Thanks, this round just came off so nicely...from cure to smoke to steam...it doesn't get much easier than this batch...well, at least I haven't had any that were easier...LOL!

     


    Oh shoot, Bear! That would have been a shame...gotta watch those mid-thread replies, huh?  Man, this stuff came through without a hitch, and that's rare for me...seems like something is always sneeking up behind me to tap my shoulder and say: Hey you! remember me? Murphy's Law? I'm baaaaaaaaaaaaack!!!!! LOL!!!! Ah, I don't mind some challenging projects, just so they all aren't making me scratch my head searching for creative fixes.

    Thanks Bear!

     


    Ha-ha! Dave, everyone would be welcome at my house for samples if there were a way. I still haven't seen that huddler upgrade with the PM smoke deliveries go through yet.

    Ah, the salter scale...I opted to stay with a mechanical rig for my first higher capacity scale. Just didn't want to have more technology than I really needed, I guess. I am looking at a bunch of digital postal scales and already have my sights set on a 30lbr. It would stand to reason that a postal scale would probably have the best accuracy of any design out there, so that'll be the route to go, IMO. I wasn't really thinking about it when I bought the salter maechanical scales, but they are rather top heavy once you toss a couple poiunds onto them, and they don't have a very big foot-print for stability, either. Well, lesson learned anyway. Had I spent twice the money, I'd have been using a digital postal scale for more than a year, and would have only needed one scale...I bought the 16oz as well, for weighing lighter pieces, as most mechanical/analog scales and gauges lose accuracy if it's very much above or below 1/2 the dial reading. Basically they need to be calibrated to the particular range they will be used for, otherwise it's kinda like shooting in the dark. Hmm, 40 bucks for the 2 mechanical scales, or less than 60 bucks for an accurate digital with 8lbs higher capacity...hmm...yup, shoulda went digital right off the bat.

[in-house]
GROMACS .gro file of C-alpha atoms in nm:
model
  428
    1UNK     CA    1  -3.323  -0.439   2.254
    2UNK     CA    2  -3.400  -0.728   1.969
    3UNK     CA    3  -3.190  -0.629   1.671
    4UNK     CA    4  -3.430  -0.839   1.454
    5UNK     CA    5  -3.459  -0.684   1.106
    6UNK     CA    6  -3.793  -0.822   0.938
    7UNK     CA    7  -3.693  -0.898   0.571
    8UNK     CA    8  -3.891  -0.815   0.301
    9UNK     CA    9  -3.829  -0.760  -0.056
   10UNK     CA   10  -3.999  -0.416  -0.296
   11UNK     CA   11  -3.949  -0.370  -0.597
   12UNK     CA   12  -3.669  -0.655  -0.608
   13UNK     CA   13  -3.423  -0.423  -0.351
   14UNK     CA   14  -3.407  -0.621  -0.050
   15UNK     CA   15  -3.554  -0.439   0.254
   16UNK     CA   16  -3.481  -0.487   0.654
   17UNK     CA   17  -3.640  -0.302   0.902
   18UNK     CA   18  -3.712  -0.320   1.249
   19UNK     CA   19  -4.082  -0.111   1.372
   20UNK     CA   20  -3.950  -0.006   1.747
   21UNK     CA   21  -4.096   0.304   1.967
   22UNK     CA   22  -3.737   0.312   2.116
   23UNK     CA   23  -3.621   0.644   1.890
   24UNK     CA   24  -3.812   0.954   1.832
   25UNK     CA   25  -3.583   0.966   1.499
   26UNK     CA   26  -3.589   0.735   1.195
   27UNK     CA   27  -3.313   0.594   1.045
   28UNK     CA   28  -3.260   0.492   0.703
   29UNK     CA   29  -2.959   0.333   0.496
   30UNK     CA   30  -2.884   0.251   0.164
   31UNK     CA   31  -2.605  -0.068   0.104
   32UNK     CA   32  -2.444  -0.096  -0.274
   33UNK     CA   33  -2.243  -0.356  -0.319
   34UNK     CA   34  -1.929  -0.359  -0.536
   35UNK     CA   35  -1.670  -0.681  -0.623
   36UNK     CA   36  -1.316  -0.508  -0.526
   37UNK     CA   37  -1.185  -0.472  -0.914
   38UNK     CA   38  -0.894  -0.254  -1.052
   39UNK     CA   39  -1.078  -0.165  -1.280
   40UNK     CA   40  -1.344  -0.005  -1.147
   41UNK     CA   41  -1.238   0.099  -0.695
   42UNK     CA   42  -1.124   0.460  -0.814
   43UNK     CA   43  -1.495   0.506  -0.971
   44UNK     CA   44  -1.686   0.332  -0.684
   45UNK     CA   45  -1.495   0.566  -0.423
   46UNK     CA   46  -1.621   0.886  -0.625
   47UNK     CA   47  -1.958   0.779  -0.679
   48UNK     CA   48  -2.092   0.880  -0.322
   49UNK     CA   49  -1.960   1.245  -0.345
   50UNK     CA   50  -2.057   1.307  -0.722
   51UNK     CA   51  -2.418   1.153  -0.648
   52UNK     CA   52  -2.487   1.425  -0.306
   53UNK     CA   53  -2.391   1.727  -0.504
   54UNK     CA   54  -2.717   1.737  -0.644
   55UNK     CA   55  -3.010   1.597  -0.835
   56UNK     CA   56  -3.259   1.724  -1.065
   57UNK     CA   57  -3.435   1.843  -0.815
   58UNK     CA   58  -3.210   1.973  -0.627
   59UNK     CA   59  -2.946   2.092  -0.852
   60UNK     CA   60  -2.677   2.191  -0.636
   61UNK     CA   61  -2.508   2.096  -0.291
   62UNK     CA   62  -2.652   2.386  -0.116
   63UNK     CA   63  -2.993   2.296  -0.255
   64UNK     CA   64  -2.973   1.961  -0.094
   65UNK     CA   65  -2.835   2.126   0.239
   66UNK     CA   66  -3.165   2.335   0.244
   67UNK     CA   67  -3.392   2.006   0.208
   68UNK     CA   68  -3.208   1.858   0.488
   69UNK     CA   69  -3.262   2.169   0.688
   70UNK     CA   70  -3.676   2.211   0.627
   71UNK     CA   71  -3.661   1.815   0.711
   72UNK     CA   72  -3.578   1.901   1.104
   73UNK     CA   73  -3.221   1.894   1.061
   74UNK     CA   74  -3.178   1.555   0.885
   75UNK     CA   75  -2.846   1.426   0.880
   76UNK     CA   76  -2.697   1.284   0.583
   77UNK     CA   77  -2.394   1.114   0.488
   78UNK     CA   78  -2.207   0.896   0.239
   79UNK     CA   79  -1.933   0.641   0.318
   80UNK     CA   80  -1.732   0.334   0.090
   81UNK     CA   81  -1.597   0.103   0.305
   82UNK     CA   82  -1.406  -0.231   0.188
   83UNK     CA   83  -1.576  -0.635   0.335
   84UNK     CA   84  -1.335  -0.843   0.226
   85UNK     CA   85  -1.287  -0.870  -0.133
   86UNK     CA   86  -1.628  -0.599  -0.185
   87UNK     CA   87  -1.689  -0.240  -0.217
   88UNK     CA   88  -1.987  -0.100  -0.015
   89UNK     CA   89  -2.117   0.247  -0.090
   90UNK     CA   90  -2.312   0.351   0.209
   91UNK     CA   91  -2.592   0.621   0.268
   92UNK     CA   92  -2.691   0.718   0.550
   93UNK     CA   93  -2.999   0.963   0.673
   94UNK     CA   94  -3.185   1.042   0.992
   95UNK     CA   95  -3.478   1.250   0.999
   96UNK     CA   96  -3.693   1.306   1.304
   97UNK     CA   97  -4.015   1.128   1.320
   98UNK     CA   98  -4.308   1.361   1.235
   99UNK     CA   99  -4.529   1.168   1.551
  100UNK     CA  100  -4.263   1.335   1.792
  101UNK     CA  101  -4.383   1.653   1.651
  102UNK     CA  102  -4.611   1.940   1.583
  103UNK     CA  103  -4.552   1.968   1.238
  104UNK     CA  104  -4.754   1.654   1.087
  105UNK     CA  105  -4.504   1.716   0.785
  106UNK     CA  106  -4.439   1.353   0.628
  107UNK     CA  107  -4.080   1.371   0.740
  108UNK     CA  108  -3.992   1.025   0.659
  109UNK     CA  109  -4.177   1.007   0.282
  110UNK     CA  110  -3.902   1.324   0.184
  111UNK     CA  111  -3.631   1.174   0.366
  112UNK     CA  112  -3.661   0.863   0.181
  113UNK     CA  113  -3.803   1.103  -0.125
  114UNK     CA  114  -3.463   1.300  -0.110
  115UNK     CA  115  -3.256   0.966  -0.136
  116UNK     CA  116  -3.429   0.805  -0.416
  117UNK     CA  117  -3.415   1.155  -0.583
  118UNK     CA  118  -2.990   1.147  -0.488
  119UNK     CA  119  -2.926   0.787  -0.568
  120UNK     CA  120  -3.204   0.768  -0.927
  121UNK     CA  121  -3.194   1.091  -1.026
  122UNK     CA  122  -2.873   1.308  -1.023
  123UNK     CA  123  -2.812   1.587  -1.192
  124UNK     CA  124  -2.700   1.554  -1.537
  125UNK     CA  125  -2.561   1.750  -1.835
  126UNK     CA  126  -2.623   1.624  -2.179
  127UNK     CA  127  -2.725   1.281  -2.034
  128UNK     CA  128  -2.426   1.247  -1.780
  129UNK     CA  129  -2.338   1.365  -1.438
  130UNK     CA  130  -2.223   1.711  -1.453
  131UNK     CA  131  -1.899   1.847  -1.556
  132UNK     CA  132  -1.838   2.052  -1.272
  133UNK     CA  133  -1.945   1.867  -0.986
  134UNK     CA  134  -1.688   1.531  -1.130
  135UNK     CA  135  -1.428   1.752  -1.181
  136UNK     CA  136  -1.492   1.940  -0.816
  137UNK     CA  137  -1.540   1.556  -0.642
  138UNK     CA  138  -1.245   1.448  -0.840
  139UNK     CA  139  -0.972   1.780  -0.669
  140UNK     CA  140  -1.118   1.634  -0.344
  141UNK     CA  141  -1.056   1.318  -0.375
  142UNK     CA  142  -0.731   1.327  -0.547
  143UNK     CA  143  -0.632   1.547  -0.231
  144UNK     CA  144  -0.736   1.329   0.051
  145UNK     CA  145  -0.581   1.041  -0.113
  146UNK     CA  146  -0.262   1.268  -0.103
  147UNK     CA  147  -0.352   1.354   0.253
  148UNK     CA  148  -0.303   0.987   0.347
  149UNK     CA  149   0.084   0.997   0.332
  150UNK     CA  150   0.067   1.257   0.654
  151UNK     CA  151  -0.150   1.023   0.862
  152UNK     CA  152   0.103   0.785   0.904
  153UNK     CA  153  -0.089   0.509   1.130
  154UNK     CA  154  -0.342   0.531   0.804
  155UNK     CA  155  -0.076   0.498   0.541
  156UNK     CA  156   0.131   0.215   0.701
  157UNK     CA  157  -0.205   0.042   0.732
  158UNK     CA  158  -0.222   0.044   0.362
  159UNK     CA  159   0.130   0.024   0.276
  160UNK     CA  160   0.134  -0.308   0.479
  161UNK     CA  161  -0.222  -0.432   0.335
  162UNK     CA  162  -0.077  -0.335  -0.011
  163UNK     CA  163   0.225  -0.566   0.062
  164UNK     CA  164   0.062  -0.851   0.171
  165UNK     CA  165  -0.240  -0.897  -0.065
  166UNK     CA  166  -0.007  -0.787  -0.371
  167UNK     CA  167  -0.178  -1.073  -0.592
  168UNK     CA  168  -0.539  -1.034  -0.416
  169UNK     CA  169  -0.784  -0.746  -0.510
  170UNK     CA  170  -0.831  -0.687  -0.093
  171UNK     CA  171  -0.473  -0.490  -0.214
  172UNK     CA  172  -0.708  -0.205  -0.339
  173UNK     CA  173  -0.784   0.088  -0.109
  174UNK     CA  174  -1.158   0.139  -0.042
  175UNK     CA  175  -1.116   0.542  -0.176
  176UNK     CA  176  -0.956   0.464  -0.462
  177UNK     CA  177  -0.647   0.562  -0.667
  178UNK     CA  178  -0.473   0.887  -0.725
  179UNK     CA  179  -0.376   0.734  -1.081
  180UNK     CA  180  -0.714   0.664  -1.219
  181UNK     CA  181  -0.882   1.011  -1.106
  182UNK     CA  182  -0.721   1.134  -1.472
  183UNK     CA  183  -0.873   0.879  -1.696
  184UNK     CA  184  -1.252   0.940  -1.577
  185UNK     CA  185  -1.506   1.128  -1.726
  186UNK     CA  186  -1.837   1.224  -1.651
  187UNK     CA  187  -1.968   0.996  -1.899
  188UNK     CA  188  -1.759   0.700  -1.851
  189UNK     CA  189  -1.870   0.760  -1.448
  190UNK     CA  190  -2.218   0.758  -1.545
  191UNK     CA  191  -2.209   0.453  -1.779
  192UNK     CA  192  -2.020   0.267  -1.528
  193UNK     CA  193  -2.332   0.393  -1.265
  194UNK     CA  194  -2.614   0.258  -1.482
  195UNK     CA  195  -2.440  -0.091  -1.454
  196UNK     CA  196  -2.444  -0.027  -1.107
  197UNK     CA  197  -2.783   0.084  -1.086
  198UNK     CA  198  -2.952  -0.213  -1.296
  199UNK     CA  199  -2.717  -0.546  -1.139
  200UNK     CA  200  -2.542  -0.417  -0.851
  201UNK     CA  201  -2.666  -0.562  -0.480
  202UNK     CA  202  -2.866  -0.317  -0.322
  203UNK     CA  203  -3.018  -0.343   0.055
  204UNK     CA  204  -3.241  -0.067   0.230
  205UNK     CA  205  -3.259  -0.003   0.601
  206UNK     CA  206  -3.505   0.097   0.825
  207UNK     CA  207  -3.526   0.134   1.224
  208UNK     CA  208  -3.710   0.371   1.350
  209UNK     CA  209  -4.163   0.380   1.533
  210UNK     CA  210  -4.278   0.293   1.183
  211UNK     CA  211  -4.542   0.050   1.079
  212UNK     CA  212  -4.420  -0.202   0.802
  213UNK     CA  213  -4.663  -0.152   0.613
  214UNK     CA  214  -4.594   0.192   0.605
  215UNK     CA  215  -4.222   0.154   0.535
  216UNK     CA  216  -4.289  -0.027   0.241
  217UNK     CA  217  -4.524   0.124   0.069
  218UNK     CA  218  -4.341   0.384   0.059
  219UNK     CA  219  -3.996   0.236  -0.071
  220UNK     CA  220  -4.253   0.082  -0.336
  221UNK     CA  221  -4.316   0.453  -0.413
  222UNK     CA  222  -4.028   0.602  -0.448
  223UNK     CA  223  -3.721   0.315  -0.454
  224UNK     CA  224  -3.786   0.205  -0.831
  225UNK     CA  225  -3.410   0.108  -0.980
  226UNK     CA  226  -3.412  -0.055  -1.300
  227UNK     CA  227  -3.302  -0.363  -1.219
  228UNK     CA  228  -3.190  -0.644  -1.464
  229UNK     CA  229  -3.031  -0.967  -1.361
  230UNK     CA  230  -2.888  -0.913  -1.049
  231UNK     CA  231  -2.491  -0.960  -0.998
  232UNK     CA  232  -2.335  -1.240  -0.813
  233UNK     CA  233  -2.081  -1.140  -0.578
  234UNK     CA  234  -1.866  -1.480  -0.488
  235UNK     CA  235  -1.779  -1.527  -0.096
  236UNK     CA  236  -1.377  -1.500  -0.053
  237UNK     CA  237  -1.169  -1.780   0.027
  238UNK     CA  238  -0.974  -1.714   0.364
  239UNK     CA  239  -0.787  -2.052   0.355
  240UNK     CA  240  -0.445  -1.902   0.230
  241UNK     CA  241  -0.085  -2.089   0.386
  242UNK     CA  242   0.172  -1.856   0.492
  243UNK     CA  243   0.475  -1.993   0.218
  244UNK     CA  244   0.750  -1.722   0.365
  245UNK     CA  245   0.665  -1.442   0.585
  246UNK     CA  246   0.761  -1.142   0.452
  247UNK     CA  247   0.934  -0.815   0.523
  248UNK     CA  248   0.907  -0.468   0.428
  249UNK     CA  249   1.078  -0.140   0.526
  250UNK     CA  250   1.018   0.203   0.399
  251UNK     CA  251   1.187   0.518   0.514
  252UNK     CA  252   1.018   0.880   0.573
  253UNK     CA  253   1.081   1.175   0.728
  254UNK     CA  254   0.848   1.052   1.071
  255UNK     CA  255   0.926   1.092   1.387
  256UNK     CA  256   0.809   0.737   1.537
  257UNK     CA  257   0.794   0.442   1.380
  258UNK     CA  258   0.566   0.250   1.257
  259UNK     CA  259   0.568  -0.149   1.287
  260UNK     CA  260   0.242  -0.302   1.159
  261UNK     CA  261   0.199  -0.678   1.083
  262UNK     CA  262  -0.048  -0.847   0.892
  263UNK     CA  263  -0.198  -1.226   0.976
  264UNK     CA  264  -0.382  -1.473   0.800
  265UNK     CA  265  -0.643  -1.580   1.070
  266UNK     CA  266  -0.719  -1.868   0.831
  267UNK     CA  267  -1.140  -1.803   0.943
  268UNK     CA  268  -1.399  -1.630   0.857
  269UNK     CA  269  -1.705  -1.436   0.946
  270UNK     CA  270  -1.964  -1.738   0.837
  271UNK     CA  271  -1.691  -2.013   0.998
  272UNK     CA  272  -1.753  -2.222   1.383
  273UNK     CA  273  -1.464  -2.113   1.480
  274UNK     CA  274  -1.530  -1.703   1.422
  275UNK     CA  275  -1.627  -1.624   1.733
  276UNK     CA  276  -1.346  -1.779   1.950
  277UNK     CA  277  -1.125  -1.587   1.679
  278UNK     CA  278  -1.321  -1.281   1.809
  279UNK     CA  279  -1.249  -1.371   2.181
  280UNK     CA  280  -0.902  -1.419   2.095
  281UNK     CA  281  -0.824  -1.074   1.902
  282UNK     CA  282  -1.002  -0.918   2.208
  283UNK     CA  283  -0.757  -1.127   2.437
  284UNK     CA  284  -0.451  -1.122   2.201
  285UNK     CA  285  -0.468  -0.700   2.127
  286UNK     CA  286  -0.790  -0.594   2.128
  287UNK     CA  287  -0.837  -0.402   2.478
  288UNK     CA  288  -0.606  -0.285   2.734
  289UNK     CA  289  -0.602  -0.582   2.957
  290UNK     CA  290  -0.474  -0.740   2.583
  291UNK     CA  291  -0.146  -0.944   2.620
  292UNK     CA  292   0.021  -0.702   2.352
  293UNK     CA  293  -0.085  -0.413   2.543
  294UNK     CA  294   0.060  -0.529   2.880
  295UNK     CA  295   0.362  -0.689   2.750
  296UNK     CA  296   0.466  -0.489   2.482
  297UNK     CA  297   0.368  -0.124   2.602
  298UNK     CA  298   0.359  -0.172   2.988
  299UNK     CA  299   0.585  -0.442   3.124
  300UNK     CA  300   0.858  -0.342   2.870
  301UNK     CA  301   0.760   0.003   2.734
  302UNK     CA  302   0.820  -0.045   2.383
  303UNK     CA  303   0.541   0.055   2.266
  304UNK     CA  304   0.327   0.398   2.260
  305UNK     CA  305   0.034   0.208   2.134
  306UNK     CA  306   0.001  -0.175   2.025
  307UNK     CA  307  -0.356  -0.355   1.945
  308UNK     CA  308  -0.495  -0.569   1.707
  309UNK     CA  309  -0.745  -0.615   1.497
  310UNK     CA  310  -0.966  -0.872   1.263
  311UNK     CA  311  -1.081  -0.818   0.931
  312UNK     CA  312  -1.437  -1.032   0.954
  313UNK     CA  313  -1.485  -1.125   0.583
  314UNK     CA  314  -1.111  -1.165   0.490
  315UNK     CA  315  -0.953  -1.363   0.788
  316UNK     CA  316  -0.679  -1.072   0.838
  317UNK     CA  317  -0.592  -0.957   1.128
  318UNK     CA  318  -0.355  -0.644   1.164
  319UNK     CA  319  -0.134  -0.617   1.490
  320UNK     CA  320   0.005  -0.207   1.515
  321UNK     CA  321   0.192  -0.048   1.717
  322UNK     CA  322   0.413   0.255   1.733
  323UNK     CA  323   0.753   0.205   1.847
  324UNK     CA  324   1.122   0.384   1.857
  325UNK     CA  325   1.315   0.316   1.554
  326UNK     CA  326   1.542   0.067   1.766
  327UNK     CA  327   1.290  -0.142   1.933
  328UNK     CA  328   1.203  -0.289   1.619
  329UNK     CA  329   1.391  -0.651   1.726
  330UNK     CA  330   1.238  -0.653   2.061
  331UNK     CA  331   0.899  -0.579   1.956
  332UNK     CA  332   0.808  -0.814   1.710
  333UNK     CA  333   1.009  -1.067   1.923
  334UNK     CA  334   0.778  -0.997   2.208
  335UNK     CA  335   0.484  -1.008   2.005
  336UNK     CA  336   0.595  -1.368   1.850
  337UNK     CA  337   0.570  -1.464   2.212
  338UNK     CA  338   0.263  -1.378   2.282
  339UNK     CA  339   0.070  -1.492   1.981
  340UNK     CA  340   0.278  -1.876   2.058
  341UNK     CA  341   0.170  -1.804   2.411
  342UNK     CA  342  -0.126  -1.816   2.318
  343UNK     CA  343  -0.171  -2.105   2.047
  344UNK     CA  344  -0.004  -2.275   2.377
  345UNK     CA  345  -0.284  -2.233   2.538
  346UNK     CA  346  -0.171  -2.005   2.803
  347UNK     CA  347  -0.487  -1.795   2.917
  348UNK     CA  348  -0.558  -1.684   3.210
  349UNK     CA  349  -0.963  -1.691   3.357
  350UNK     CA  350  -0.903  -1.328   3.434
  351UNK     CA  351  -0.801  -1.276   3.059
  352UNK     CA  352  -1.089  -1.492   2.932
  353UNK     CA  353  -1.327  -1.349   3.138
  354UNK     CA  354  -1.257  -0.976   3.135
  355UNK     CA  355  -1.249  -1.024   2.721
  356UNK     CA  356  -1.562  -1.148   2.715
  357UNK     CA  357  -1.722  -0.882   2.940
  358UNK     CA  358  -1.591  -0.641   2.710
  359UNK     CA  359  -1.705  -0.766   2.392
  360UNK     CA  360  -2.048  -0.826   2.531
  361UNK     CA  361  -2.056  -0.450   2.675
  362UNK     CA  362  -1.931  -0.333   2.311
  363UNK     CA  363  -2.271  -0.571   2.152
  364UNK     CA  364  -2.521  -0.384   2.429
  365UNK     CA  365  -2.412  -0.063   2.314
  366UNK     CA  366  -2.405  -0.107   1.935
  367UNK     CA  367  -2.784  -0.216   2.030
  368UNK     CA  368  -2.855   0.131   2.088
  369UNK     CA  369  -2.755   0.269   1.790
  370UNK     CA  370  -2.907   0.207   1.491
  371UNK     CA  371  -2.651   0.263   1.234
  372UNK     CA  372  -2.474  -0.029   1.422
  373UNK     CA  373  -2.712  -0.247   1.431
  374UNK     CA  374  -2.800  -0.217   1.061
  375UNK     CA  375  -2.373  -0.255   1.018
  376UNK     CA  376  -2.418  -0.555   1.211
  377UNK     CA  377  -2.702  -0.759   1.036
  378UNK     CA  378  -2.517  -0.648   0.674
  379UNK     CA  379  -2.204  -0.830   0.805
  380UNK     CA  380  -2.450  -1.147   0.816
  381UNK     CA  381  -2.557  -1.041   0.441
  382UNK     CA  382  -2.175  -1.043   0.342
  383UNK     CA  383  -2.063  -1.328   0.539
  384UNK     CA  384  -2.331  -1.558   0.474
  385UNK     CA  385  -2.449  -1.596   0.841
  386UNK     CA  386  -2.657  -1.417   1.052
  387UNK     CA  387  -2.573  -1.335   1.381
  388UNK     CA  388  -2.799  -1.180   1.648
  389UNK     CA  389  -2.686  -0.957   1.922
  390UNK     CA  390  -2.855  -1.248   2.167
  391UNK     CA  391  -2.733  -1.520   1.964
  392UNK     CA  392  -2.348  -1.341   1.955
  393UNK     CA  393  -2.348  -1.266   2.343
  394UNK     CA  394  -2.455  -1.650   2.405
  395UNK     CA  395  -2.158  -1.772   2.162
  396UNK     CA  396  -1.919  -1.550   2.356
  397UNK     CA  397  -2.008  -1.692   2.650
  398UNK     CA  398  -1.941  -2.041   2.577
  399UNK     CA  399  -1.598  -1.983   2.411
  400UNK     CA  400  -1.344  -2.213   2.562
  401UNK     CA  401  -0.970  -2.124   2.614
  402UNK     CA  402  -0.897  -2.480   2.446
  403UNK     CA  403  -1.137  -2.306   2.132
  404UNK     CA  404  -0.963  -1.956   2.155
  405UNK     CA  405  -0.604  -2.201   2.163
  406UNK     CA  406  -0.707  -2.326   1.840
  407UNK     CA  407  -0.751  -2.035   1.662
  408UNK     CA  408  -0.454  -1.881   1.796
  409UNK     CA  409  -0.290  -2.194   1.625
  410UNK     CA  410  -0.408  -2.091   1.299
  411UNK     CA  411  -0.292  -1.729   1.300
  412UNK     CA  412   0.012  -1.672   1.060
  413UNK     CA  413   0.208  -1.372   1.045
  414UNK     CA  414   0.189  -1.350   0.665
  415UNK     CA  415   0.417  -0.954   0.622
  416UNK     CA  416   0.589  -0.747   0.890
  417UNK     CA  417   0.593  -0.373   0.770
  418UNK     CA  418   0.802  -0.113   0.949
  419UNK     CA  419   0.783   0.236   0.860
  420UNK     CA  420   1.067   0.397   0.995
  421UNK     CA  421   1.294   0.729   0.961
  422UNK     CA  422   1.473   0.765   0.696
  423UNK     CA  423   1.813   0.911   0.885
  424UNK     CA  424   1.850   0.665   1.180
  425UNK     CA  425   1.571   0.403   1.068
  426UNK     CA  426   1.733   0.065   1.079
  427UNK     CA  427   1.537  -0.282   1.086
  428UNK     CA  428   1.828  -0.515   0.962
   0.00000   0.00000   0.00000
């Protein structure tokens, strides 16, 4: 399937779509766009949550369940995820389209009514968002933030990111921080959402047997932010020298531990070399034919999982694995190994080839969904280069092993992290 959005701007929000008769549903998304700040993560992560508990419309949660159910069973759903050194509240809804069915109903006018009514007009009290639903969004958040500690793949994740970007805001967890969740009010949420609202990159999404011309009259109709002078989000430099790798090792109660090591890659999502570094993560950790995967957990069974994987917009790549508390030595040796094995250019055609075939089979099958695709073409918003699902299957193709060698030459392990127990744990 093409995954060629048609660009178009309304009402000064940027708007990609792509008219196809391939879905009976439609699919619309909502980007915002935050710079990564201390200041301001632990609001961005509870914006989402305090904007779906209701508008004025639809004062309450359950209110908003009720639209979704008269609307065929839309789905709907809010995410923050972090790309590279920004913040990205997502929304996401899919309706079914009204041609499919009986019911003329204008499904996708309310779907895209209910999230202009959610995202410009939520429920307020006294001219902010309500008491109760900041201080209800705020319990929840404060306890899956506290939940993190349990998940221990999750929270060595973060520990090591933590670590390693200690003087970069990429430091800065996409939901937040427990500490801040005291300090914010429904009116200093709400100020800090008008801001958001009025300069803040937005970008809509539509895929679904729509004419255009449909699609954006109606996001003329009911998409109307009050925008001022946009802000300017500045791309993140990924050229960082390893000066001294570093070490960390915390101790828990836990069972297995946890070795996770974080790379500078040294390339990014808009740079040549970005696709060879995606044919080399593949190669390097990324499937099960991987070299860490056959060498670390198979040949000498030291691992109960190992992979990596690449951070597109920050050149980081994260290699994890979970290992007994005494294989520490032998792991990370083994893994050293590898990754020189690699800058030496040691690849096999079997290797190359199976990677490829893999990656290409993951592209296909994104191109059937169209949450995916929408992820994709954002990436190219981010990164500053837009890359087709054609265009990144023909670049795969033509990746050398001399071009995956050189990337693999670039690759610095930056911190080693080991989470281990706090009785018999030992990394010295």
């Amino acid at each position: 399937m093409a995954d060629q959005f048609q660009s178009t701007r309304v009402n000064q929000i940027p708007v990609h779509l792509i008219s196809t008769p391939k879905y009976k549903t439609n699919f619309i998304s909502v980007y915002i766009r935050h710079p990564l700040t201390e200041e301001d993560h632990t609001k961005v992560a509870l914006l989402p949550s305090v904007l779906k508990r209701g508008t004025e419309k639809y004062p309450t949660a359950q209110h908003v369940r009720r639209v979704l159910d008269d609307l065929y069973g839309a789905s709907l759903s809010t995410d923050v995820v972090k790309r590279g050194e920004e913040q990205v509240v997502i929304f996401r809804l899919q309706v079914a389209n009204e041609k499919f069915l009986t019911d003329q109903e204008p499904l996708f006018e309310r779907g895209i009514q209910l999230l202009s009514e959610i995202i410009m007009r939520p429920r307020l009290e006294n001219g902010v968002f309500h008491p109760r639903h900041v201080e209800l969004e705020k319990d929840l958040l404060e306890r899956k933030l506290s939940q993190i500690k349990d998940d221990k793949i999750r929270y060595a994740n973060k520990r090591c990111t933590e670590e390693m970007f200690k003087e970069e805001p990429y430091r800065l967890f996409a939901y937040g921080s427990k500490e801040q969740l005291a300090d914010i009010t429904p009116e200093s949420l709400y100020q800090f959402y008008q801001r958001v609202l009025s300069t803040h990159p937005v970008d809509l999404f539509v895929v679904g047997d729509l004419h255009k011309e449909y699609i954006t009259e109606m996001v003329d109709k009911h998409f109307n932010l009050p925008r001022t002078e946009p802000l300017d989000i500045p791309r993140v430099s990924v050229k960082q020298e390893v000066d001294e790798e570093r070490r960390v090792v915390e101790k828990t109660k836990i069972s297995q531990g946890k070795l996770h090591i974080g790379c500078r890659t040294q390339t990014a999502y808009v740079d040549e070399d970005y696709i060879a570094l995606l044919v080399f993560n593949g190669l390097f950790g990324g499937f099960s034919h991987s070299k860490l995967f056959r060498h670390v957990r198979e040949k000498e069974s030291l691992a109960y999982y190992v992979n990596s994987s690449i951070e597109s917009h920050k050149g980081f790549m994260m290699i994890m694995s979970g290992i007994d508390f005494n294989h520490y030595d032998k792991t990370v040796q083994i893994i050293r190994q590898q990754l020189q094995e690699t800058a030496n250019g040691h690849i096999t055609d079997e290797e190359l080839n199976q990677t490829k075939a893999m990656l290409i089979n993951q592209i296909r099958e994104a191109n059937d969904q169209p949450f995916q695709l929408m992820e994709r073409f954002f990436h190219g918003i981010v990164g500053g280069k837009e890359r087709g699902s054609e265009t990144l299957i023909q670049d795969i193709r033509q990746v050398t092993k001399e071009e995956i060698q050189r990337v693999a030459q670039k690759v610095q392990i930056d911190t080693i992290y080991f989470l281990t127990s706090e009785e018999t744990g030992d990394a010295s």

I think the 30lb will suffice, as the biggest hunka meat I've smoked so far was a 22lb whole 7-bone beef rib (standing rib roast/prime rib), and I try to limit my sausage and beef jerky batches to around 10-12lbs, so it'll work out fine for my needs. I might have played with a turkey bigger than that recently, but without curing, there's no real need for a weight on a bird...just read the label and guestimate your cooking time from there. I do toss stuff on a scale now and then just to see if the frozen weight is the same as the label or not. If purchased fresh and then you freeze it at home, then thaw and weigh, you'll lose some water weight if the package leaked at all.

    Oh, crap, is that why my house was shaking like we were having an earthquake?!?!?! Sheesh, that was pretty fast, too! I think they missed my house and stomped through my neighbors place last night looking for me...Ha-ha!!! OOPS!!! Should kept my mouth shut...now they'll know for sure where I live!


    As I mentioned earlier to SmokinAl, I may be slowing down a bit for awhile, but every time I start thinking that I've run out of ideas for smoking or grilling, I get flooded with more inspiration from somwhere. And, I can't forget about my dutch ovens! It's all good fun and great eats!

    Been another fun ride with everyone!

    Eric
     
  20. princess

    princess Smoking Fanatic

    Sweet Baby Jeebus those look AWESOME!!  I have two brisky parked in the Castle freezer, and I have just been too Chicken to do anything with them.

    Your knifework makes me look like a hack, my man. Brilliant tutorial, as always. ::applause::